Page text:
Theatre reviews: Allan Stewart’s Big, Big Variety Show | The Da Vinci Code

Allan Stewart’s Big, Big Variety show is an evening of daft laughter, good music and genuine sentiment that soothes the heart, writes Joyce McMillan
Allan Stewart PIC: Lisa Ferguson / JPI MediaAllan Stewart PIC: Lisa Ferguson / JPI Media
Allan Stewart PIC: Lisa Ferguson / JPI Media

Allan Stewart’s Big, Big Variety Show, King’s Theatre, Edinburgh ****

The Da Vinci Code, Theatre Royal, Glasgow ***

The band strikes up, the lights swirl, and out he runs, belting out an upbeat showbiz number, setting the scene. It’s the remarkable Allan Stewart, Edinburgh’s much loved pantomime dame for more than 20 years now, and all-round entertainer extraordinary for six decades; and also, at least once a year, producer of this remarkable Edinburgh tribute to the old variety tradition, co-hosted by Stewart’s pantomime partner Grant Stott.

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This year’s Big, Big Variety Show will be the last before the King’s closes for a massive two-year rebuilding programme; it’s also the first since the death last year of Andy Gray, the inspired actor and comedian who was the third member of Edinburgh’s indispensable panto trio. The show therefore features a slight sense of nostalgia, and an extended second-half item built around dozens of old photographs and video clips of Andy Gray on stage and backstage, while Stewart and Stott reminisce about their laughter-filled working relationship with him.

Mostly, though, this year’s show is about loads of fun, delivered with terrific pizzazz and polish by Stewart and Stott, their guest stars, and the impressive eight-strong Andy Pickering Orchestra. This year’s guests are lovely singer Nicola Meehan, inspired young ventriloquist Max Fulham, and four game guys in cherry pink blazers delivering a Jerseys Boys tribute act, called Big Men In Town. Stewart and Stott’s own material ranges from another run-in with their joke Scottish folk singers the McRobert Brothers, to a spoof celebrity interview between Stott and an indomitable Edinburgh spinster with a startlingly racy approach to life.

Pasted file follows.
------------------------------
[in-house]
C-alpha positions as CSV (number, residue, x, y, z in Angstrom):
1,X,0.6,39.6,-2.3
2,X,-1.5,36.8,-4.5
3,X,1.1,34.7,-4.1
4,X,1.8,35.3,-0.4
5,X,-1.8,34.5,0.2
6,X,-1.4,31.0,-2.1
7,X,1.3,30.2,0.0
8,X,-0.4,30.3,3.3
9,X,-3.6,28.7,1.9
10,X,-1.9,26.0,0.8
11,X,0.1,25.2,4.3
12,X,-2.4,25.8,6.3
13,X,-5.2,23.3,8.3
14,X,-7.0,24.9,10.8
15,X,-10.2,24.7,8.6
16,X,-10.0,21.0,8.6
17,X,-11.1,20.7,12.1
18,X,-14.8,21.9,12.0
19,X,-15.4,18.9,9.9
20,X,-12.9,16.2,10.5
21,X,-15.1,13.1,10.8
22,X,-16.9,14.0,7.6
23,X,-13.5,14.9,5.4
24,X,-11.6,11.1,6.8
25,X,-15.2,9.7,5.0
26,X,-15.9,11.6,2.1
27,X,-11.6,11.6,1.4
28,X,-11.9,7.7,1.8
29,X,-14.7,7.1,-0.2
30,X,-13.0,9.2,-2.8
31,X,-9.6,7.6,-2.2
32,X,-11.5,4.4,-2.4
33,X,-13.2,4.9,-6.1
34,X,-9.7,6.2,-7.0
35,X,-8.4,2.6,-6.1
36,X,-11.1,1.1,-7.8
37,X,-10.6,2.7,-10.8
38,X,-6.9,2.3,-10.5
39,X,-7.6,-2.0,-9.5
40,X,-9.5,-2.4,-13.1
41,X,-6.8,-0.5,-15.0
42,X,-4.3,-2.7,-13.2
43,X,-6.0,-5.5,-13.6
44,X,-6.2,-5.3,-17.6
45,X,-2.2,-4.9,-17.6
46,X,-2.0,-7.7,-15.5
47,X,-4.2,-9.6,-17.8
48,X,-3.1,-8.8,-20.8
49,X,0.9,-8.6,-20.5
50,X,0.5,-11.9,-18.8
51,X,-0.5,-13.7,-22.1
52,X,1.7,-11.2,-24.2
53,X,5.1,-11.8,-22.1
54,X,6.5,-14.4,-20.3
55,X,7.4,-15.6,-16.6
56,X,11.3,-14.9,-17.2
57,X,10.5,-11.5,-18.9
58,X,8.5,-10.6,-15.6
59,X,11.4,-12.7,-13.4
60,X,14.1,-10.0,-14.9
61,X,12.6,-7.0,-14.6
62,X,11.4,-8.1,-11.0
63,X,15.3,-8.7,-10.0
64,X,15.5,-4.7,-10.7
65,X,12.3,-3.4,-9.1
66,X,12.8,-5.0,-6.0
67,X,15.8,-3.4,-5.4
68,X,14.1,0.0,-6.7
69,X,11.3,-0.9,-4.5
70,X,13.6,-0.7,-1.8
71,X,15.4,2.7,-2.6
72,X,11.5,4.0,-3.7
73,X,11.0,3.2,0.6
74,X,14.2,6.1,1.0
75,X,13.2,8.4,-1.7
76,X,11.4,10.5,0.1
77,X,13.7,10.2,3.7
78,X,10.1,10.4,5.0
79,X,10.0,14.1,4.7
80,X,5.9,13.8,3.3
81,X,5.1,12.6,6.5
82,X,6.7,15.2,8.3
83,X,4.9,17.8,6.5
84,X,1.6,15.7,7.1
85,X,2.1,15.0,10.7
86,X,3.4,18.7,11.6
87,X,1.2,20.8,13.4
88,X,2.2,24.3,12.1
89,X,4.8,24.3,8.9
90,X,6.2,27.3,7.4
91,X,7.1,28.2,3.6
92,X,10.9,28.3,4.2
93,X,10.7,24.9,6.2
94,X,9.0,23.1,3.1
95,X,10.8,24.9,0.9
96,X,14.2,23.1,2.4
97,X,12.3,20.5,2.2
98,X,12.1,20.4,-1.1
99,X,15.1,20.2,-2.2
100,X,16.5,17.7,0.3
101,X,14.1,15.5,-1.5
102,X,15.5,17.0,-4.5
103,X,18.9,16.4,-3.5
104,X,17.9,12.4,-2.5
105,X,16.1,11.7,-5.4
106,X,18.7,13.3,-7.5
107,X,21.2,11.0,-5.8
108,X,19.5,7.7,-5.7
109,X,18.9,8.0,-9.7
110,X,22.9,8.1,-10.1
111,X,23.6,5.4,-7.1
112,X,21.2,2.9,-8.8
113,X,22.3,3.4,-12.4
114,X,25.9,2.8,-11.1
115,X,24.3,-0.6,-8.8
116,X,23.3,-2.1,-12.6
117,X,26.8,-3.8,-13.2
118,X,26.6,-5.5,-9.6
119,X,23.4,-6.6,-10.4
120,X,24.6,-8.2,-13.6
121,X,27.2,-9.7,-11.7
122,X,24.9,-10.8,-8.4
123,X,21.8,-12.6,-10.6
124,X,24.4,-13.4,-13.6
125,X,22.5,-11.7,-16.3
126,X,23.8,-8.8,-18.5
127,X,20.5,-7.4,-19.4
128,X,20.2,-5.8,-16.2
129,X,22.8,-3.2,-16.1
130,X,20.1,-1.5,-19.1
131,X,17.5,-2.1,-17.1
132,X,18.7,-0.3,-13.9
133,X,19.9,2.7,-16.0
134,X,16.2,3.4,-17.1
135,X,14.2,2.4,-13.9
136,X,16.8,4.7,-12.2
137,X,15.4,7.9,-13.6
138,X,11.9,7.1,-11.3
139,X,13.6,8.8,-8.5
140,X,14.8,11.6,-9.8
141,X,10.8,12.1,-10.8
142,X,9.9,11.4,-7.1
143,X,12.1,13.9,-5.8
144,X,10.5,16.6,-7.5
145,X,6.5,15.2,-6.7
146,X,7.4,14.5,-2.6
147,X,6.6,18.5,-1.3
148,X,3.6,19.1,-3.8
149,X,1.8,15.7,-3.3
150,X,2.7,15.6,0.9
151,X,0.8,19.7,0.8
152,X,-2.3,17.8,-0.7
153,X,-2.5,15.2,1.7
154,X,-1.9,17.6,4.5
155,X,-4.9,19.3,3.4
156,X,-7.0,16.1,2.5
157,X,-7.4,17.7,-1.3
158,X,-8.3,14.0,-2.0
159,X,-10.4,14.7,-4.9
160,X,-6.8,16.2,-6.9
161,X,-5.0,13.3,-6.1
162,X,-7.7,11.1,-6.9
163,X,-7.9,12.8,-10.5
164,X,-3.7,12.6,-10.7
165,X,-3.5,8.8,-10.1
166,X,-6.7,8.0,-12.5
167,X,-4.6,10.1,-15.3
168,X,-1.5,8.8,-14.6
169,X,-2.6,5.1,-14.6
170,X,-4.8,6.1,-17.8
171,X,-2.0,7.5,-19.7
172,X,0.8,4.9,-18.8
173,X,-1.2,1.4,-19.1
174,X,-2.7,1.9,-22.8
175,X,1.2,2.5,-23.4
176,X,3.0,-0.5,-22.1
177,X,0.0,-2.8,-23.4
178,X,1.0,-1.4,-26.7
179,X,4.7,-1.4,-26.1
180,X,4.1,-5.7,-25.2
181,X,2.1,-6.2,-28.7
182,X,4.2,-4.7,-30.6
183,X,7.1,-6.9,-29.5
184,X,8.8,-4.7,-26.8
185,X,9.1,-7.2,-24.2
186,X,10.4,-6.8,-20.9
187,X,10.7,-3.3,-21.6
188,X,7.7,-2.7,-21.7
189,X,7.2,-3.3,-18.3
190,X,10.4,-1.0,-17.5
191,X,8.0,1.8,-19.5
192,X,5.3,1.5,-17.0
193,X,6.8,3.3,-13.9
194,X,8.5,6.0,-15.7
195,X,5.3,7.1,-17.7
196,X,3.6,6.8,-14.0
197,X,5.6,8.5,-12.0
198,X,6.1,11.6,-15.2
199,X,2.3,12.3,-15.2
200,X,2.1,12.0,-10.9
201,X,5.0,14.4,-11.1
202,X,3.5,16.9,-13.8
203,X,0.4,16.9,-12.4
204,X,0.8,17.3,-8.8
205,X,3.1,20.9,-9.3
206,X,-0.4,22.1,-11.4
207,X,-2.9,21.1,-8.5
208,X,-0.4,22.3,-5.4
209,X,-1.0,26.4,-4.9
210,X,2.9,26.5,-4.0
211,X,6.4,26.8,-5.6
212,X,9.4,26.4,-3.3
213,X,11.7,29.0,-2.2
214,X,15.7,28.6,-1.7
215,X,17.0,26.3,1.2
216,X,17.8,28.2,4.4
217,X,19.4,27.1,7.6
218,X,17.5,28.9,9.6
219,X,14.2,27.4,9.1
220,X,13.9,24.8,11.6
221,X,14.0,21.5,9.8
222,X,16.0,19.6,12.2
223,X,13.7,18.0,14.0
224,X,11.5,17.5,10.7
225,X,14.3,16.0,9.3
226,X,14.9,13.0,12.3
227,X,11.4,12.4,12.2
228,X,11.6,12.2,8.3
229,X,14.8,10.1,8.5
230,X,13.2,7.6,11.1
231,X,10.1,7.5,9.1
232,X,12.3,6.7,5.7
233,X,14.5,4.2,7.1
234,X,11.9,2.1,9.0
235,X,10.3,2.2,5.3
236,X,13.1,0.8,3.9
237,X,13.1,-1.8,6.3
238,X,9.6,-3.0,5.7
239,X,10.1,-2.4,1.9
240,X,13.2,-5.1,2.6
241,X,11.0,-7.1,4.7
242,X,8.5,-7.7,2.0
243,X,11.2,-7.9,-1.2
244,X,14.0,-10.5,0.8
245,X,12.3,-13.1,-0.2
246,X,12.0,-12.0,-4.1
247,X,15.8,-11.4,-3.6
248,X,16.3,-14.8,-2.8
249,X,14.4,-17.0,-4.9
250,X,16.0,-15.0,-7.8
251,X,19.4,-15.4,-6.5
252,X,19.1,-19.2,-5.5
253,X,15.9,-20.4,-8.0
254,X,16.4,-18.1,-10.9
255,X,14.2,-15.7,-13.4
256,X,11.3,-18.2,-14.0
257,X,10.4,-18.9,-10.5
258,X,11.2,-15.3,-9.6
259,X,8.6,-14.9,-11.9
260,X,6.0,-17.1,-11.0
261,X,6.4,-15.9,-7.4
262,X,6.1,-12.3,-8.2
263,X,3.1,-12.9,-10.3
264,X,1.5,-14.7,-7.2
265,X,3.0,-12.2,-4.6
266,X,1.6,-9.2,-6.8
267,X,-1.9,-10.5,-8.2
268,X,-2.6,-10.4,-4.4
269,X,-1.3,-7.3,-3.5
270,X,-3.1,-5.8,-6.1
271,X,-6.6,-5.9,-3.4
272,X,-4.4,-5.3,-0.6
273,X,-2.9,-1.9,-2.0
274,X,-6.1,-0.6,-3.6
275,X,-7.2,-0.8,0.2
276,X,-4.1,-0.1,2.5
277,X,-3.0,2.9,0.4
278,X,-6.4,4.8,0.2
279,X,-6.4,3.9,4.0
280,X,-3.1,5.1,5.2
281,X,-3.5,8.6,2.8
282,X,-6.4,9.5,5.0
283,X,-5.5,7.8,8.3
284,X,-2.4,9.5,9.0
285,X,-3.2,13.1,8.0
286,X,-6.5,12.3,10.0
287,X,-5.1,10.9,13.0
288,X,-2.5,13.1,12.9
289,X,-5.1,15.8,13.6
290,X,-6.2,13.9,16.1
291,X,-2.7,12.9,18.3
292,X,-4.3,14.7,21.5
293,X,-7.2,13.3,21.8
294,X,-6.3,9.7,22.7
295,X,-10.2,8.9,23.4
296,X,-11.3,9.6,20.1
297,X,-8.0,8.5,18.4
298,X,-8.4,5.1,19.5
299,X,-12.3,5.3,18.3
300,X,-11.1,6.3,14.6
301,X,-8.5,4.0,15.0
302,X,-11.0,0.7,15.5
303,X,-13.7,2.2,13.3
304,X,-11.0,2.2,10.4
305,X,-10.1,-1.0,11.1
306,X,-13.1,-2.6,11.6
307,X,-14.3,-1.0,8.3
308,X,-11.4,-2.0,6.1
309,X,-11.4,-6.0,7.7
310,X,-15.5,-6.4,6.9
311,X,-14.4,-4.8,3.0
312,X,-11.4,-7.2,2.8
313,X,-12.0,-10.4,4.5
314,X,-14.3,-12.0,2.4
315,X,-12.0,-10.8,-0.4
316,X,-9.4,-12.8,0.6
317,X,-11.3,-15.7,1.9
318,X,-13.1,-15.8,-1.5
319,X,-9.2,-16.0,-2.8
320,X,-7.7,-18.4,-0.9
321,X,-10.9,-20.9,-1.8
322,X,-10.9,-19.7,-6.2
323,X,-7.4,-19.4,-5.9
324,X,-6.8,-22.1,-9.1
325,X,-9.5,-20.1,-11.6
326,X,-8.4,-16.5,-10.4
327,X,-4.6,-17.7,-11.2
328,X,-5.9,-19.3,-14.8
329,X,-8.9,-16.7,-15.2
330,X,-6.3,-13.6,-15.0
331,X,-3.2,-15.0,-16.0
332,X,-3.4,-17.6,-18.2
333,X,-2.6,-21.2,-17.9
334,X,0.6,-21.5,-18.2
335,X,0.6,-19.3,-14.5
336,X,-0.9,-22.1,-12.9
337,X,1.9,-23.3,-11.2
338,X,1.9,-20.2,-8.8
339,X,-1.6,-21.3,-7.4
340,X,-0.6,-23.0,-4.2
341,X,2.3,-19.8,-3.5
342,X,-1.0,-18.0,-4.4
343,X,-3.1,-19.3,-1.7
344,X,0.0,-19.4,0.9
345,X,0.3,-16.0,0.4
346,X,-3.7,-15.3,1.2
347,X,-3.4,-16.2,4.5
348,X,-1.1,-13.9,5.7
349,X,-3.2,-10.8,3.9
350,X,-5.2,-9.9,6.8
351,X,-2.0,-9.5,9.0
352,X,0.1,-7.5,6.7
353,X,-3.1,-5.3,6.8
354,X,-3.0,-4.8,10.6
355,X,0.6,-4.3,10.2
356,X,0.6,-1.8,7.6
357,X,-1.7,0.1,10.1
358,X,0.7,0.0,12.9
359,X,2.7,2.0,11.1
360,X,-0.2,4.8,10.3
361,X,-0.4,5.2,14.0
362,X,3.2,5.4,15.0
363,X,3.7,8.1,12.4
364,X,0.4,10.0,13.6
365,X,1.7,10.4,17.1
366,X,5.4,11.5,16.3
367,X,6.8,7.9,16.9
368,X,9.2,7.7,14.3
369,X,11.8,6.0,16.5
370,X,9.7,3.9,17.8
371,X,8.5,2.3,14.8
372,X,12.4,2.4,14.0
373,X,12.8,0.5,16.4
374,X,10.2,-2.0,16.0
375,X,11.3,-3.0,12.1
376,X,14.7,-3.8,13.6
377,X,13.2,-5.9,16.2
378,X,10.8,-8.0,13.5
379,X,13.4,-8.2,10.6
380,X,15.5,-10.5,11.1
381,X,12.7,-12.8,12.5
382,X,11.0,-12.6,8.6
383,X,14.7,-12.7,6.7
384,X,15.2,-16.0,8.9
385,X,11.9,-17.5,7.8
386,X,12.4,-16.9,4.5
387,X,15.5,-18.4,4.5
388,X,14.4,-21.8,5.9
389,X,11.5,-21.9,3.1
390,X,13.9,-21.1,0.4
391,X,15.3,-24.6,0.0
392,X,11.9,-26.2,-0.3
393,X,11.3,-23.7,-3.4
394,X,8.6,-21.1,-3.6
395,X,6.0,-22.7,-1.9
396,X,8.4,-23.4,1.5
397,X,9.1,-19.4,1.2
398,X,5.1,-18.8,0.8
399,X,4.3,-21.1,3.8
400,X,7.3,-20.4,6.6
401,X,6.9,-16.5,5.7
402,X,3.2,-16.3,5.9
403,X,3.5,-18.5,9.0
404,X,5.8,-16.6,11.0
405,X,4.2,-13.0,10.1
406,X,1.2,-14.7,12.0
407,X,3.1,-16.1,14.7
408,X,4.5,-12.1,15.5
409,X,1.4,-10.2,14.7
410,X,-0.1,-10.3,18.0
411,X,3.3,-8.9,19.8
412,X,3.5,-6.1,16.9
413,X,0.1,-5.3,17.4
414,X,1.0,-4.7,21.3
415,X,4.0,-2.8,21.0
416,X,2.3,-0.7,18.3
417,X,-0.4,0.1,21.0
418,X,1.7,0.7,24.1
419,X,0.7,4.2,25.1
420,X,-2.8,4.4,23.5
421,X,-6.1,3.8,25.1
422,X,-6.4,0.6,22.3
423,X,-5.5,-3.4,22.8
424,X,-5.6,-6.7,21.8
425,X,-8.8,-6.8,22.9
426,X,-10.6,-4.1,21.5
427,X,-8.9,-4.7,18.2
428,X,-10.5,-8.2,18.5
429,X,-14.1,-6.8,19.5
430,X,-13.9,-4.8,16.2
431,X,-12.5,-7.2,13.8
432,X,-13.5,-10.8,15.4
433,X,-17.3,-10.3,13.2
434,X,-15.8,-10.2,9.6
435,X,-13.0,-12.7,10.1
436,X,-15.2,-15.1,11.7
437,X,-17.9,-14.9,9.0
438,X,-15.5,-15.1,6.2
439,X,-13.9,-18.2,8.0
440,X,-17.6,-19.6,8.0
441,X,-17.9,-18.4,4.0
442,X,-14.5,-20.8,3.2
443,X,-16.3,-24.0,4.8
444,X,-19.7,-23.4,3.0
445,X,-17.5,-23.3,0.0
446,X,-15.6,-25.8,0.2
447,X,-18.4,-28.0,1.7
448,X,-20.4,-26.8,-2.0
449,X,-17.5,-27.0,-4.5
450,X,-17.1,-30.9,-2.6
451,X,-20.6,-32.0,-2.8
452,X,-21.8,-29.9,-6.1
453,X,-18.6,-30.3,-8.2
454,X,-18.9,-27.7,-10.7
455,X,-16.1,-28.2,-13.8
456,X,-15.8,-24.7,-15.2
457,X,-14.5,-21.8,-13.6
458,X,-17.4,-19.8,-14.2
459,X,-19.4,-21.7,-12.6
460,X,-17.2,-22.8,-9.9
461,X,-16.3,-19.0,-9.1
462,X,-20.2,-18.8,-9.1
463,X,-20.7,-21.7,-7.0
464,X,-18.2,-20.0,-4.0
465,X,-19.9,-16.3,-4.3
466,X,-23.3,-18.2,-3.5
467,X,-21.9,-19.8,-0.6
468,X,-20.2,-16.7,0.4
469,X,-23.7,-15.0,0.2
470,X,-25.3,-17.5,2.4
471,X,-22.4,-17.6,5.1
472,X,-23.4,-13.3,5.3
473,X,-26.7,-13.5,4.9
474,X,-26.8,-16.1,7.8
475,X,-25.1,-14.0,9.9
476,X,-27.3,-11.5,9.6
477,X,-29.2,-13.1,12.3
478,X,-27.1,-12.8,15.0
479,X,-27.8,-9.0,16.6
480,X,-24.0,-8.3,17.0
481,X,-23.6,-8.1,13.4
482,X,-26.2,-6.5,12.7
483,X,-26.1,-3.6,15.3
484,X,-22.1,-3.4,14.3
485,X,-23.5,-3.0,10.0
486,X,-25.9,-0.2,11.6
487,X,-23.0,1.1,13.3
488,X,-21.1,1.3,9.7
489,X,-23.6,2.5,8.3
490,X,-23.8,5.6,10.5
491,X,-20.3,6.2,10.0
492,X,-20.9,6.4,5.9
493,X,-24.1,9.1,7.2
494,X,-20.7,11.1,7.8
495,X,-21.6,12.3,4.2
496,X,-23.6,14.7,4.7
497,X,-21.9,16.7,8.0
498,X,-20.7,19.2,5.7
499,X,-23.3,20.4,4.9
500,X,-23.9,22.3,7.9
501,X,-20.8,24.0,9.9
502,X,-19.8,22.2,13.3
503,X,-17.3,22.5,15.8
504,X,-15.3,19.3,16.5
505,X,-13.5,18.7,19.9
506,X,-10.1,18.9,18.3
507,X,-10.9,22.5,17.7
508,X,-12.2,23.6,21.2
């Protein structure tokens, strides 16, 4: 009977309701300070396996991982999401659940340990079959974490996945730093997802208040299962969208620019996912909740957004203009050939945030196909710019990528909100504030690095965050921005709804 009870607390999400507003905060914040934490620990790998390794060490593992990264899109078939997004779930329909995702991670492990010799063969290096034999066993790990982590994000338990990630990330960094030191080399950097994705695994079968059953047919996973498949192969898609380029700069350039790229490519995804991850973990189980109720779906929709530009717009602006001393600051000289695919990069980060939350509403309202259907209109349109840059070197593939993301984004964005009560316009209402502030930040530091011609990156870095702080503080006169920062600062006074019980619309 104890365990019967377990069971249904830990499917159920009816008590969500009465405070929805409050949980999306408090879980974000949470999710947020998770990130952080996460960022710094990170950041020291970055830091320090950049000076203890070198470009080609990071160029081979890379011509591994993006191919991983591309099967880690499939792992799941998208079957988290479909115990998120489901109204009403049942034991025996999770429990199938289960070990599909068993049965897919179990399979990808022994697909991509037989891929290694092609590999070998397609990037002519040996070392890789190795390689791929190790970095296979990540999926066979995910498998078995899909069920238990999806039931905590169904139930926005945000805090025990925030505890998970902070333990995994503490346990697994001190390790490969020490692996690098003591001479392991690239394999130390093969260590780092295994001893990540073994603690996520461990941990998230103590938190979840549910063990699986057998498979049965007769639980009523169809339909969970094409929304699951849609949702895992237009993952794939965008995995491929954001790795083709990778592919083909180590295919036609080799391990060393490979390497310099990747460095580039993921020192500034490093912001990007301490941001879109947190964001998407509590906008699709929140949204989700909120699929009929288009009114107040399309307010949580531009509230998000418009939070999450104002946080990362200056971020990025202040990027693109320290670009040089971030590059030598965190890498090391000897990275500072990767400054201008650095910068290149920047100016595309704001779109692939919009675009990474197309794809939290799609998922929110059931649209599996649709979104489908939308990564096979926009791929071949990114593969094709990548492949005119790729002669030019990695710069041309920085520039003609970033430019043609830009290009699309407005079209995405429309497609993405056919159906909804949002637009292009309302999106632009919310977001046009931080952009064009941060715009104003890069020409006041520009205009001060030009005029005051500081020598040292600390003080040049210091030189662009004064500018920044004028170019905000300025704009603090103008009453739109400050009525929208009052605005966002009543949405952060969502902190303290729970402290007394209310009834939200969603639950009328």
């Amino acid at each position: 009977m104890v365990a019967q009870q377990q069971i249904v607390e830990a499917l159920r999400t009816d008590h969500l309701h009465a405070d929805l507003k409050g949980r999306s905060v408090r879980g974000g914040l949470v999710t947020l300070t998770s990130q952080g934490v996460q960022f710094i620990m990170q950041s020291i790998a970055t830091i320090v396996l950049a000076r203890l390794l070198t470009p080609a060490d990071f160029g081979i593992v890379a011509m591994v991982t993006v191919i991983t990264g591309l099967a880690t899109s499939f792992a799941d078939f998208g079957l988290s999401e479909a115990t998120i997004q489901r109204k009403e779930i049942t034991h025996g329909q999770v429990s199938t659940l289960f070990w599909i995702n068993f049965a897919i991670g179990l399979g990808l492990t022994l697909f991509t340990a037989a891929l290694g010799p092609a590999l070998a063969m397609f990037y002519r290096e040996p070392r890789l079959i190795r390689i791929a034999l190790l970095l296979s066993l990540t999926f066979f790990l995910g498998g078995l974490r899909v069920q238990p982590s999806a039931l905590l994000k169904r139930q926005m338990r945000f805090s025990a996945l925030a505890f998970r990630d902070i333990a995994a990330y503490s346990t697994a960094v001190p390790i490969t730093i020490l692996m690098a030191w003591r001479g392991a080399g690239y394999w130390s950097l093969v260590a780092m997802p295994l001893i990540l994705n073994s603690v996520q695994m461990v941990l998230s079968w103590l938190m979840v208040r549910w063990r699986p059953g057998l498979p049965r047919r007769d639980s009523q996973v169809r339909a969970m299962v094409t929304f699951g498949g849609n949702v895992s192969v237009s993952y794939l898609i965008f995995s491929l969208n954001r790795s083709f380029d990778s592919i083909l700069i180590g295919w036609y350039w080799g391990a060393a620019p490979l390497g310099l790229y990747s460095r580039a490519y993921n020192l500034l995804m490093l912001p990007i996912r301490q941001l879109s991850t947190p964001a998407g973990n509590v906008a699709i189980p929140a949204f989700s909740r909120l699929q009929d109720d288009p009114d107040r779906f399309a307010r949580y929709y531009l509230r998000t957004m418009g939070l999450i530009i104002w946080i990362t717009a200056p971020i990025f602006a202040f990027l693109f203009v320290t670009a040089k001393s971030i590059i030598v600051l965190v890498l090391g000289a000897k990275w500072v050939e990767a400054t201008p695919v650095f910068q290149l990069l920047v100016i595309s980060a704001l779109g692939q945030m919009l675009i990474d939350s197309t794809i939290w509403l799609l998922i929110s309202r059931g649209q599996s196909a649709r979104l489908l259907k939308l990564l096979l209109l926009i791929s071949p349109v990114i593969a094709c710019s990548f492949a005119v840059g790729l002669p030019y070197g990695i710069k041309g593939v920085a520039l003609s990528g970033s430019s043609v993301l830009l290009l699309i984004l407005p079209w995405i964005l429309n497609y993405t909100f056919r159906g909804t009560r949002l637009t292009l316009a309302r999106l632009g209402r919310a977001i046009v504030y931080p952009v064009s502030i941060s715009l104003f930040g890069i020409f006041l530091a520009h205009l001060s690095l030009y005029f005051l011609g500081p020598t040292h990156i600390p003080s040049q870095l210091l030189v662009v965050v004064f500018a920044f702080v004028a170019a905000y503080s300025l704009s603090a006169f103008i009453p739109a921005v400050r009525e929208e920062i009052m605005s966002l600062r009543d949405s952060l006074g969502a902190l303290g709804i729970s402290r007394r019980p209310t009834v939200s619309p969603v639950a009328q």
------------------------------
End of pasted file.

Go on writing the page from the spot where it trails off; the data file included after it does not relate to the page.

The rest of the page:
If the stereotypes are old, though, most of the jokes are fresh and funny, sometimes soaring off into flights of linguistic absurdism that have the audience almost helpless with laughter. In troubled times, this is exactly the kind of evening of daft laughter, laced with good music and a little genuine sentiment, that most of us badly need; and this year, Stewart and friends deliver it with some style, and a genuine good humour that soothes the heart.

The atmosphere at the King’s will be very different next week, when the theatre hosts the current UK touring production of The Da Vinci Code, a play by Rachel Wagstaff and Duncan Abel based on Dan Brown’s blockbusting 2003 novel. Brown’s book is of course no more than a well-turned thriller, with a slightly portentous tone. Yet its central idea – that Christ and Mary Magdalene might have had children, whose secret bloodline survives to this day – was controversial enough to appeal to conspiracy theorists and to offend some Christian groups; and the book’s fame certainly encouraged a minor tourist boom around Roslin Chapel near Edinburgh, one of its key locations.

The current stage version boasts a beautiful set by David Woodhead – a gilded dark blue space dominated by Da Vinci’s Vitruvian Man – along with a neatly trimmed version of the story, and a pair of effective central performances from Nigel Harman as the American academic Robert Langdon, who first uncovers the mystery, and Hannah Rose Caton as Sophie, the French police cryptologist who turns out to have a unique personal stake in the story. Their best efforts, though, can’t quite conceal the general daftness of Dan Brown’s story, and its underlying lack of weight; a quality that live theatre tends to expose over an hour or two, so that the audience is left both admiring the show’s professionalism, and wondering why it exists at all.

Allan Stewart’s Big, Big Variety Show is at the King’s, Edinburgh until 2 April; The Da Vinci Code is at the Theatre Royal, Glasgow, until 2 April, the King’s Theatre, Edinburgh, from 5-9 April, and His Majesty’s, Aberdeen, from 19-23 July.

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